Trial of near shore artificial reefs to enhance pier based recreational fishing

Executive summary

Habitat enhancement is viewed by recreational anglers as an important activity for sustaining and improving recreational fishing opportunities in Victoria. In Port Phillip Bay, there is a small amount of natural rocky reef habitat (less than 1% of the bay's sub-tidal area). The large areas of biogenic reef (i.e. reef made of shellfish and other invertebrates and algae) that once existed have also been mostly lost over the last century due to a range of impacts (i.e. dredge fishing, chemical pollutants, sedimentation and exotic species introductions). It is thought that production, aggregation behaviour and diversity of recreational fishery species in Port Phillip Bay have been altered by changes to the availability and quality of reef type habitat. Well planned and designed artificial or 'man-made' reef habitat is one option to increasing reef habitat availability at local-scales, and can provide for enhanced recreational fishing opportunities.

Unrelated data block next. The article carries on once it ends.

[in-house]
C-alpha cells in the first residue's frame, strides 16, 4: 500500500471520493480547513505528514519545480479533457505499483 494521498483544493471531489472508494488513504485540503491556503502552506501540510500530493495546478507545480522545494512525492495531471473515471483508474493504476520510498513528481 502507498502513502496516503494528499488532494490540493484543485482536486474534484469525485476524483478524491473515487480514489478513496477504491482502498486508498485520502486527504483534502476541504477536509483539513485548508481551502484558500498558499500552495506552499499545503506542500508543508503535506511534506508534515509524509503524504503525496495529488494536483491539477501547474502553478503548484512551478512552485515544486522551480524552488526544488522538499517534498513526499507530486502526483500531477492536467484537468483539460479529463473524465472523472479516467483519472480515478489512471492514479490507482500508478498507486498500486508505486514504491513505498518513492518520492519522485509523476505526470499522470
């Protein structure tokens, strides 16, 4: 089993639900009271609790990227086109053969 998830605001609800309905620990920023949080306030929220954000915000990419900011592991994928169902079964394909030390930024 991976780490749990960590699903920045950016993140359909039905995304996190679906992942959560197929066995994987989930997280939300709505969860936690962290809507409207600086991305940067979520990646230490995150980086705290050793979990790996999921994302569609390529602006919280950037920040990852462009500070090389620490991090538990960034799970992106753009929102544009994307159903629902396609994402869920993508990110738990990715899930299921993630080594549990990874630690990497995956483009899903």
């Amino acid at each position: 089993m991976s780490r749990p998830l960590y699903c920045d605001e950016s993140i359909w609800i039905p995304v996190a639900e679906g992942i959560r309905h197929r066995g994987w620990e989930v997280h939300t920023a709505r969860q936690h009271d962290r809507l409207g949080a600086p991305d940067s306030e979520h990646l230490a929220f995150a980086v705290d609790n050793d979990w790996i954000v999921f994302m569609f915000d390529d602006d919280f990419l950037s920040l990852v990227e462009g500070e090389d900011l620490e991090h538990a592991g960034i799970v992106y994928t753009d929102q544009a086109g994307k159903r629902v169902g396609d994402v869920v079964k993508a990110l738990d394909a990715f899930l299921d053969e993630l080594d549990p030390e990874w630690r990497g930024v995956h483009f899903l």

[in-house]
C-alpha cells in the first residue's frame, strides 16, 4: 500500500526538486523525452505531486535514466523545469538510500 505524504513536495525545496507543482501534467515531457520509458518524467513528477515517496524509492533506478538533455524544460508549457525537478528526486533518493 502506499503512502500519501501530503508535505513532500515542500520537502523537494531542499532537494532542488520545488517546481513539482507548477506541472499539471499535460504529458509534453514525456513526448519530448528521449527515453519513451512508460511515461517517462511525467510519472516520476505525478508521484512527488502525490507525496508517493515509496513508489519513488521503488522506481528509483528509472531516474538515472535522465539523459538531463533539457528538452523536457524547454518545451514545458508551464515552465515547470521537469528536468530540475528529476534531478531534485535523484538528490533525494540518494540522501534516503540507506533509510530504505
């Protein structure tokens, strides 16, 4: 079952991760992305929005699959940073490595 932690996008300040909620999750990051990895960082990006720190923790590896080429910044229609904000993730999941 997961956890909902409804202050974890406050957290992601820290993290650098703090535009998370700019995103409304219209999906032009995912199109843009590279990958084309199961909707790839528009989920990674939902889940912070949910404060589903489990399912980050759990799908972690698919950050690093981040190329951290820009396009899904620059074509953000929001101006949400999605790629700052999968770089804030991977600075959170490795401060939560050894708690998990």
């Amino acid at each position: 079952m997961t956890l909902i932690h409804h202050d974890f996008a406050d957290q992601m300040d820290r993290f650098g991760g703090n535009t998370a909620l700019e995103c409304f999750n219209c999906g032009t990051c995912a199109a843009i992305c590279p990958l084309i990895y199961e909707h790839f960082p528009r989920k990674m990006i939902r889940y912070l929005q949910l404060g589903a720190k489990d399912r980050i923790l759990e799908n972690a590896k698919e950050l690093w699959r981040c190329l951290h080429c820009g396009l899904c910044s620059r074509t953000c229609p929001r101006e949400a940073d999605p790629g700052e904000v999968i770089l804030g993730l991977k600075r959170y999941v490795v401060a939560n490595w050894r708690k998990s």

This project conducted the first trial of artificial reefs in shallow near shore waters (< 5 m depth) accessible to land-based anglers, in Port Phillip Bay. It follows the earlier trial of deeper water artificial reefs in Port Phillip Bay, and tests the feasibility of using near shore artificial reefs to provide increased fish diversity and improved fishing opportunities for land-based anglers. The trial, importantly also provides an evaluation of the positive and potentially negative impacts of near shore reefs, at a 'low-risk' small-scale, that will inform risk assessment, planning and design of any future application of near shore artificial reefs in Victorian marine and estuarine waters.

This trial of near shore artificial reefs had the primary objectives of:

  • Enhancing fishing opportunities for land-based anglers;
  • Evaluating the benefits of near-shore fishing reefs to recreational anglers;
  • Involve anglers in the planning and evaluation of a localised fishing and habitat enhancement project; and
  • Assessing specified ecological risks associated with near-shore artificial reefs in Port Phillip Bay.